Published on July 30th, 2013 | by Tina Casey7
Smooth Sailing For Evatran’s Wireless EV Charging Demo
We’ve been following the company Evatran as it road-tests its wireless EV charging system, and the latest report has just come in. With more than 1500 hours of charging time logged so far, a multi-site demonstration of the wireless system has been free of bugs and is ready to move on to the next stage. Evatran’s system, which is designed as a relatively affordable retrofit for existing vehicles, is so far available only on Nissan LEAF and Chevy Volt EVs. However, the company has signed deals with Sears and Bosch in preparation for entering the mass market, which bodes well for the introduction of wireless charging retrofits in other EV models.
The Wireless EV Charging Project
Evatran’s wireless EV charging project is relatively modest, with only 15 installations completed so far, but if it continues to go smoothly the implications will be huge for the EV market. EV ownership is already focused on home charging, workplace charging and other high-convenience locations, and wireless charging piles another significant layer of convenience on top of that.
One key aspect of the Evatran project is that it involves ordinary EV drivers, who are participating in the demo through their employers. That impressive roster includes Google, Hertz Rent-a-Car, Duke Energy, Clemson University, SAP, SPX Service Solutions (now Bosch), the Los Angeles Department of Water and Power, DTE Energy, the City of Raleigh, Idaho National Laboratory, and Argonne Laboratories. By the end of the summer, UC Davis and the City of Sacramento will join in.
Testimonials from ordinary drivers will help provide Evatran with an effective weapon against one major stumbling block, which is that consumers appear to be apprehensive about the safety of the technology. Evatran CEO Rebecca Hough explained in an open letter earlier this month:
“…there have been many questions about the safety of the system. As we were developing Plugless, safety was our first concern. To begin with, no “live” electricity flows between the Vehicle Adapter and the Parking Pad. Our system uses the same inductive power transfer technology that charges eclectic toothbrushes. Furthermore, the Plugless L2 System features best-in-class safety interlocks to ensure the system will shut itself off if anything interferes with the system.”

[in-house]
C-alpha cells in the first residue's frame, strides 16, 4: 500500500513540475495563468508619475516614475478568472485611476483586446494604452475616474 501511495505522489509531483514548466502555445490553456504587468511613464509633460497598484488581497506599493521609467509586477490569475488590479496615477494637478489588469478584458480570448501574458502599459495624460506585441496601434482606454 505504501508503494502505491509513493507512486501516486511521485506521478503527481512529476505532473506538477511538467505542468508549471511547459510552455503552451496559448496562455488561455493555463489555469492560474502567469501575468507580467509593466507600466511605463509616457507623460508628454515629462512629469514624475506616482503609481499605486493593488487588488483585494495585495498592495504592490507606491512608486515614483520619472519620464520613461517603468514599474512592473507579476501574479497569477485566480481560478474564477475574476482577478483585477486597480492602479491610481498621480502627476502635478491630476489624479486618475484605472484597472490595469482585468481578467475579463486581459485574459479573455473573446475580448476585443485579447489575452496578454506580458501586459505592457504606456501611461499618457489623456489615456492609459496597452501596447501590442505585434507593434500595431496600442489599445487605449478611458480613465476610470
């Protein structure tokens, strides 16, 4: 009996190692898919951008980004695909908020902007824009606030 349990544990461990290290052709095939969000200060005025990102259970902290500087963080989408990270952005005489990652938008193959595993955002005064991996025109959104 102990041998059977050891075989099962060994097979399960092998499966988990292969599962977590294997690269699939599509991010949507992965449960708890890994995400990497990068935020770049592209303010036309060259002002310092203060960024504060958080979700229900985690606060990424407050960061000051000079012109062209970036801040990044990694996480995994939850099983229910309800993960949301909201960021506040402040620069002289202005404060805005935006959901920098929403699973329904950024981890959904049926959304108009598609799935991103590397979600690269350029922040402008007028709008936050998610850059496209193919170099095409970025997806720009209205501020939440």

Evatran’s Wireless EV Charging Technology
Part of the obstacle for consumers is wrapping your head around the idea that a powerful charging system can be partly embedded in the ground, in the form of Evatran’s “Parking Pad,” where it can be easily stepped upon, without posing a safety issue.
When we first took note of the Evatran wireless EV project earlier this spring, that was our question, too. The answer is relatively simple: inductive power transfer. Inductive power transfer is a Nikola Tesla-era phenomenon based on the transfer of power between magnetic fields. It is in wide use already, primarily for charging smart phones and other common consumer devices, including the aforementioned electric toothbrush.
Weather being one key difference between indoor and outdoor use of inductive power transfer, the Evatran system was designed to be precipitation-proof and functional in temperature ranges from 0 degrees Fahrenheit to 122 degrees. It is also designed with durability in mind and will hold up if you run over it with your EV.
A Warning Shot For Tesla And The Fuel Cell Market, Too
Just a short time ago we mentioned that Tesla Motors’ vision of a five-minute EV charge could run up against new low cost fuel cell technology, and wireless charging adds yet a third dimension to the competition.
In addition to partnering with the Department of Energy’s Idaho and Argonne labs on the demonstration driving project, there is an over-arching, three-year partnership between the company and Oak Ridge National Laboratory to develop an affordable wireless retrofit not only for stationary charging, but also for charging on the move.
That’s the “electric highway” we’ve been dreaming of, and it’s not too far away in the future. Stanford University, for example, has been working on an in-road EV charging system, and Evatran partner Nissan has been drooling over the possibilities for several years now, as has Audi.
Road-embedded charging would work on the same inductive power transfer system as stationary charging, so the obstacles between dream and reality are not all that daunting.
In fact, charging on the go is the ultimate goal of a $4 million round of Energy Department funding that went through last year, under the Obama Administration’s Electric Vehicle Technologies program.
One last note: whether stationary or on-the-go, a truly affordable wireless charging system would be yet another nail in the coffin of conventional gas stations. As with any mature industry, consolidation in the retail gasoline market has been running a steady course over the past generation, with the result that there are far fewer gas stations in the U.S. now than in the recent past.
As EV charging availability expands from stationary to mobile, conventional gas stations will be about as relevant to modern life as the manual typewriter and the rotary phone.